In the third chapter, entitled ‘Norms of language,’ Jordan Zlatev and Johan Blomberg address the ontological and epistemological nature of linguistic norms. They adopt a phenomenological approach, based on the notions of intentionality (the essential directedness of consciousness in the world) and intuition (having a thing present to us as opposed to having it intended in its absence), integrated with the situated cognition concept of embodied intersubjectivity (the grounding of our cognition in the bodily experience of ourselves as well as other people). Against this background, they explore the insights on linguistic norms provided by Esa Itkonen and Eugen Coşeriu. Based on their study, the authors draw the following conclusions: 1) linguistic norms set “invisible” conditions for what constitutes appropriate language use and they are constantly being confirmed and sanctioned in human interaction; 2) they are known by pretheoretical reflection through intuition whenever they are confirmed or breached; 3) norms exist at three distinct levels: the universal level (language in general), the historical level (a specific language or dialect), and the situated level (a determined register or style); 4) they originate as the result of a dialectic of sedimentation and motivation processes at a more enchronic and a more diachronic time scale; 5) the basic characteristics of linguistic norms are inevitability (they constitute the meaning system of a specific social group), breakability (by mistake or deliberately flouting), and the dialectical nature of being both social and individual.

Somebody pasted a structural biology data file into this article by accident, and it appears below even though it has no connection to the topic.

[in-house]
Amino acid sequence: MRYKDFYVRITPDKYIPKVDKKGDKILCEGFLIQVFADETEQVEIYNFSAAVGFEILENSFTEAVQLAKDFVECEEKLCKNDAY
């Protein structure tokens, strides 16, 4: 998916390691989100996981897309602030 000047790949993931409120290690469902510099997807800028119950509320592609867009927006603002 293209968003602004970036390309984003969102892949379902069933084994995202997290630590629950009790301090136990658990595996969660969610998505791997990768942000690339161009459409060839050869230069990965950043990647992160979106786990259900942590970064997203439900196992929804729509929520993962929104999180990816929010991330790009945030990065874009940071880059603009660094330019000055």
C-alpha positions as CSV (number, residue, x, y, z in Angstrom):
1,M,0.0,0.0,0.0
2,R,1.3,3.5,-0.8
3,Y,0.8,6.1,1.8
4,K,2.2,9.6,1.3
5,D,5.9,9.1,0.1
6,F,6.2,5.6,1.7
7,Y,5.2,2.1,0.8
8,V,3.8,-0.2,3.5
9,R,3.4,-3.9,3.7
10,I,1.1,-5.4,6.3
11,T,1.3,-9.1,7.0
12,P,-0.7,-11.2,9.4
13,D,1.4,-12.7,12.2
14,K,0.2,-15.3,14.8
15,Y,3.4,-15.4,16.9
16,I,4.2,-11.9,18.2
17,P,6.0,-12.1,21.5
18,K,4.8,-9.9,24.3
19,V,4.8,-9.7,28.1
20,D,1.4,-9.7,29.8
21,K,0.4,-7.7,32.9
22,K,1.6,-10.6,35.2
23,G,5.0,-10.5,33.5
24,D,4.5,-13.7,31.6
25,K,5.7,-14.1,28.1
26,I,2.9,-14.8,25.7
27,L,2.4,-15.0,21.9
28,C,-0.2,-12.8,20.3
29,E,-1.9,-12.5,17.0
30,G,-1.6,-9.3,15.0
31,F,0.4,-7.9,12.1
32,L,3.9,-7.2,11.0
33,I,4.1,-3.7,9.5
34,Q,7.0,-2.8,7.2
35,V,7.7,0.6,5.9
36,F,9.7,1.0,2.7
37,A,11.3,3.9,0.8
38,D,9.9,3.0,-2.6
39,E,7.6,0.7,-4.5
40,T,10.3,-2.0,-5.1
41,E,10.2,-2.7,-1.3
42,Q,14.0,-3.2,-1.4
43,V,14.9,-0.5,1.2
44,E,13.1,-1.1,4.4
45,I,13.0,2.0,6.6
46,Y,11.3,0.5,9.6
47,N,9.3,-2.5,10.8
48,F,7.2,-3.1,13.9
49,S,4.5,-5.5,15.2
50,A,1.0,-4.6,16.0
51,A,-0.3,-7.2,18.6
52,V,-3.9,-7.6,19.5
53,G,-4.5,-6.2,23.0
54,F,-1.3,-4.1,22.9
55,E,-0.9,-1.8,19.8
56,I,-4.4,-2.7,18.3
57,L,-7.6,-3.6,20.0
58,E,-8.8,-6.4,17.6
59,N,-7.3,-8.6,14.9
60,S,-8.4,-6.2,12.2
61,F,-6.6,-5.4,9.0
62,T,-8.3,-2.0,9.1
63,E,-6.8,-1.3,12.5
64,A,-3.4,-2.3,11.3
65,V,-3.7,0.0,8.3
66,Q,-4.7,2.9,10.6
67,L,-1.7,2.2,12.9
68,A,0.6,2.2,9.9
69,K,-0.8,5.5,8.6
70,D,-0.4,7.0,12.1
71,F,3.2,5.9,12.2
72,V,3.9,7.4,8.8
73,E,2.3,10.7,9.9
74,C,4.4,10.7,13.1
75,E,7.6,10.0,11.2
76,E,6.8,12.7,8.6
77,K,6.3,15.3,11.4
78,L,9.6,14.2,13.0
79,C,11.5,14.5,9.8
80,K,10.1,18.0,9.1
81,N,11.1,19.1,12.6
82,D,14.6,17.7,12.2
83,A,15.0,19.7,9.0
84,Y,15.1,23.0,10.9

In the fourth chapter, ‘A primer for linguistic normativists,’ Michael B. Kac provides an accessible account of the concept of normativity and its relevance for the linguist. First, he makes the difference explicit between social norms and physical laws: occurrence of violating behavior is enough to falsify the latter but not the former (indeed, an utterance such as “dog the barked” does not falsify the claim that in English the determiner precedes the noun). Then, Kac shows that the claim that grammaticality is an illusion, put forward by Sampson & Babarczy (2013), does not hold up to scrutiny. Indeed, with the aim of a few simple examples, he shows that the existence of exceptions does not falsify the rule. Moreover, he also shows that Sampson & Babarczy’s claim that (un)grammaticality is an artifact of present-day linguistics is contradicted by the ubiquity of this notion in the history of linguistics. Then, Kac claims that linguistic knowledge is largely intuitive, where intuition is to be understood as a two-step process: 1) the making of an intuitive judgment; 2) an inductive inference based on that judgment. He goes on to demonstrate that “intuition is the rock-bottom of all grammatical analysis,” emphasizing that even corpus-based analysis ultimately relies on the linguist’s intuition (e.g., part-of-speech tagging). As a result, the author maintains that present-day linguists should embrace rather than reject the traditional view of grammar as a set of requirements and prohibitions.